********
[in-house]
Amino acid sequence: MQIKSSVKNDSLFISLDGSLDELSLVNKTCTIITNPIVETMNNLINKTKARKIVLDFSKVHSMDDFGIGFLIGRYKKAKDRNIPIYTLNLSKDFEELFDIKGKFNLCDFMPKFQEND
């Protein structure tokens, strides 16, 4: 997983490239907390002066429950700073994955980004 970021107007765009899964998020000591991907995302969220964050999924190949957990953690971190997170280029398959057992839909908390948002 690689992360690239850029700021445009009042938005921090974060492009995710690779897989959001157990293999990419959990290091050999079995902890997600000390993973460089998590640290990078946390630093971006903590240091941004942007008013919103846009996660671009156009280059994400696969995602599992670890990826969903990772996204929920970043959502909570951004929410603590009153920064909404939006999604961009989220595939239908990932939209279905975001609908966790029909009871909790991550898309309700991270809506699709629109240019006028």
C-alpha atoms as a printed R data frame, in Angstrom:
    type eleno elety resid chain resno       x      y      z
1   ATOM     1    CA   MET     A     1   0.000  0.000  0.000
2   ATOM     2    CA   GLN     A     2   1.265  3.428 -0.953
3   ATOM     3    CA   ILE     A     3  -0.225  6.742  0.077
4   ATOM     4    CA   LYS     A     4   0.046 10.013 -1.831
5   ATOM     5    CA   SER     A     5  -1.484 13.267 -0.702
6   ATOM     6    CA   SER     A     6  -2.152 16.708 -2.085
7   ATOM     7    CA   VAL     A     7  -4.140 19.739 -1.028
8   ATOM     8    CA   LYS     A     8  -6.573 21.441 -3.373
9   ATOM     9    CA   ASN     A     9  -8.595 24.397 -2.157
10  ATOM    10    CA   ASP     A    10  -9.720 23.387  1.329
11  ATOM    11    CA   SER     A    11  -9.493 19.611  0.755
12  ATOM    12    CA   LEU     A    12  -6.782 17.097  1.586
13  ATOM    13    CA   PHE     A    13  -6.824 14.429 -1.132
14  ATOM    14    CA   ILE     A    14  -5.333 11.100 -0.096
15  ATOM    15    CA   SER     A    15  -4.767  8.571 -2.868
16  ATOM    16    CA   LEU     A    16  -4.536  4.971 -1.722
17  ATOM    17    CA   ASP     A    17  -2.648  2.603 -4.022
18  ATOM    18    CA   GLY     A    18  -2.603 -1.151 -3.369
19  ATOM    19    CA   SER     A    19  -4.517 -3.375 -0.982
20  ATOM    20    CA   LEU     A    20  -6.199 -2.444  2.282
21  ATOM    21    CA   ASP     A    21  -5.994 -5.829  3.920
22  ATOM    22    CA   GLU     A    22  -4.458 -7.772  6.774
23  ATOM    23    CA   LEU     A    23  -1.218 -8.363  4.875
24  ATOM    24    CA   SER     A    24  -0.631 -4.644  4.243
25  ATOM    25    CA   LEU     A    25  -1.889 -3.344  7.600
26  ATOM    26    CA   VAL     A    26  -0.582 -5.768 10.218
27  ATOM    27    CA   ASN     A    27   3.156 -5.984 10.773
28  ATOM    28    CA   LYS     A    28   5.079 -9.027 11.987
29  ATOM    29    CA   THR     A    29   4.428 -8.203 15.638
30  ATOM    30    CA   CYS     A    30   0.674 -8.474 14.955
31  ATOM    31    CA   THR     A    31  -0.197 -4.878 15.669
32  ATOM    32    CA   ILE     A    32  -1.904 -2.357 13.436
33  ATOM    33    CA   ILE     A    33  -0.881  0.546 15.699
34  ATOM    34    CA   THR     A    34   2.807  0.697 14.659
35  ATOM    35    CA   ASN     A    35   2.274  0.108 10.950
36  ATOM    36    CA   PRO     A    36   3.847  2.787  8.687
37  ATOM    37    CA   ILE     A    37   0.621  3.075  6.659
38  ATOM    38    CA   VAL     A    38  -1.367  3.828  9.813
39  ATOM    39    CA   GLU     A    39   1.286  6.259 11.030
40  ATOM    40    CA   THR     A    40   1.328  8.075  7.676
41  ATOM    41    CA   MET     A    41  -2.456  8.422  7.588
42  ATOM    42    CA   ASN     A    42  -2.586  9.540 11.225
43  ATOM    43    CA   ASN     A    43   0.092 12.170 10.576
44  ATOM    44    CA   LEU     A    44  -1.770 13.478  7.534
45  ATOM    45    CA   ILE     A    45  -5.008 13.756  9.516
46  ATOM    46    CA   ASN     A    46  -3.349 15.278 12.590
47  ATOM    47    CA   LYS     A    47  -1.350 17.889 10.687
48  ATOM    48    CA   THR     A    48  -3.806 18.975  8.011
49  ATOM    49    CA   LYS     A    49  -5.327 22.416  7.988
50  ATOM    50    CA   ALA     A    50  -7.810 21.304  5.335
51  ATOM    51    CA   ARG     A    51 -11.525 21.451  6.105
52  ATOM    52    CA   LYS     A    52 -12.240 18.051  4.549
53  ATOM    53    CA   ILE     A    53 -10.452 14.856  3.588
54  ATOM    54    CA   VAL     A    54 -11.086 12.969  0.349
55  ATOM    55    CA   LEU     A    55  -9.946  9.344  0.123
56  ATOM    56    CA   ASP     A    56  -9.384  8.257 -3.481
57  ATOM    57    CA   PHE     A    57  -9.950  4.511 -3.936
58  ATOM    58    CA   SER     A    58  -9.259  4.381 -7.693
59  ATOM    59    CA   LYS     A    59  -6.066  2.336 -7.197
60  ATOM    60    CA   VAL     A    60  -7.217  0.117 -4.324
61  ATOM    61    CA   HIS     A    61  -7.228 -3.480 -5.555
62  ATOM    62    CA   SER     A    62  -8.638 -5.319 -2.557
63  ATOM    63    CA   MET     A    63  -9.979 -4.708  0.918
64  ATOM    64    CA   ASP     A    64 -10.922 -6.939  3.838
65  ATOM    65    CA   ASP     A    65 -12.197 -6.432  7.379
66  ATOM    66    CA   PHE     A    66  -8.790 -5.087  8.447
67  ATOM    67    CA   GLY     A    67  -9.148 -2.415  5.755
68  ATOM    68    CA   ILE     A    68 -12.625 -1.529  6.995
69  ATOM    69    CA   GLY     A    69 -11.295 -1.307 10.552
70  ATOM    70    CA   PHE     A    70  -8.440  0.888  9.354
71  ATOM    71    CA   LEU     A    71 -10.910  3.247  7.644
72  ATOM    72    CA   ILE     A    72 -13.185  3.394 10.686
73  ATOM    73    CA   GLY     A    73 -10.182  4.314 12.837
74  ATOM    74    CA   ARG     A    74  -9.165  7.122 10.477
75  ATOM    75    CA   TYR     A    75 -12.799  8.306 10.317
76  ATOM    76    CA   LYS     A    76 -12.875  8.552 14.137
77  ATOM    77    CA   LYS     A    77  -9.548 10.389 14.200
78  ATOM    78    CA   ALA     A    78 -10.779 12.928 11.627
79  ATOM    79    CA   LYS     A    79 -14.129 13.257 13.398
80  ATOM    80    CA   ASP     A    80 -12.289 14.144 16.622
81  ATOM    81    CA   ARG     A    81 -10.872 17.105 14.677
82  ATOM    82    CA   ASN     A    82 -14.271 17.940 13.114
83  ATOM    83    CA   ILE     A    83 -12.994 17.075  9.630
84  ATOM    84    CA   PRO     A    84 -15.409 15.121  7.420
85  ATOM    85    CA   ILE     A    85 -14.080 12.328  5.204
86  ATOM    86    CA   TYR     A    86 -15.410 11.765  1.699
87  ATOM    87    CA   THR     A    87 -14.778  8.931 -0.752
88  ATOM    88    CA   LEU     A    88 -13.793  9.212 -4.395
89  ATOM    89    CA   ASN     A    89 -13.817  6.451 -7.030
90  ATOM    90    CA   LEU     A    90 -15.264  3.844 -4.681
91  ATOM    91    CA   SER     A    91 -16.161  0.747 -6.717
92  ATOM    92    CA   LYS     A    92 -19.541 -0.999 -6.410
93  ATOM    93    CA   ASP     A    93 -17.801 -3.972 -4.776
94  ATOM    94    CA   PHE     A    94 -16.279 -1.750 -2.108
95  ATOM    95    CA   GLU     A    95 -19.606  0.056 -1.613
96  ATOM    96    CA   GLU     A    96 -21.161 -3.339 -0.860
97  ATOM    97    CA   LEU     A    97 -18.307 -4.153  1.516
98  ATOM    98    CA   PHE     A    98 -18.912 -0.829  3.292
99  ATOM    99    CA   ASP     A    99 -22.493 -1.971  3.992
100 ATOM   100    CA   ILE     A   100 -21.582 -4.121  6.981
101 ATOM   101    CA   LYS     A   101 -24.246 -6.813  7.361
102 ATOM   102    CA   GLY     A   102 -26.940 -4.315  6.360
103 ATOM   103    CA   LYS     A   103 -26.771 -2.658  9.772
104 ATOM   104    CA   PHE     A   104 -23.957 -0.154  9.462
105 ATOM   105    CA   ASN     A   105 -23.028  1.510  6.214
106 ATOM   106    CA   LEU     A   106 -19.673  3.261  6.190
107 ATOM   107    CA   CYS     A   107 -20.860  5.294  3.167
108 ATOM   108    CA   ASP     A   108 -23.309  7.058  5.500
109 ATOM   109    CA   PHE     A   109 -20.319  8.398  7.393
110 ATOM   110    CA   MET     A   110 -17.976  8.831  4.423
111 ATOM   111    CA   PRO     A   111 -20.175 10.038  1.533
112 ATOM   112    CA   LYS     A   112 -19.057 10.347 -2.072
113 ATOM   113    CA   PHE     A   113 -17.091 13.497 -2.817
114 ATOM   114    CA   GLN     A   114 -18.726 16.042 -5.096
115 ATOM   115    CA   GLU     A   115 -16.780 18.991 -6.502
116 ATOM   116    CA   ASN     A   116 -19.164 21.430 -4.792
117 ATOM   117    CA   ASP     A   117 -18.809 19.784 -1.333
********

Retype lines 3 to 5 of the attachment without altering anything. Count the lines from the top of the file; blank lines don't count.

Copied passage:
């Protein structure tokens, strides 16, 4: 997983490239907390002066429950700073994955980004 970021107007765009899964998020000591991907995302969220964050999924190949957990953690971190997170280029398959057992839909908390948002 690689992360690239850029700021445009009042938005921090974060492009995710690779897989959001157990293999990419959990290091050999079995902890997600000390993973460089998590640290990078946390630093971006903590240091941004942007008013919103846009996660671009156009280059994400696969995602599992670890990826969903990772996204929920970043959502909570951004929410603590009153920064909404939006999604961009989220595939239908990932939209279905975001609908966790029909009871909790991550898309309700991270809506699709629109240019006028």
C-alpha atoms as a printed R data frame, in Angstrom:
    type eleno elety resid chain resno       x      y      z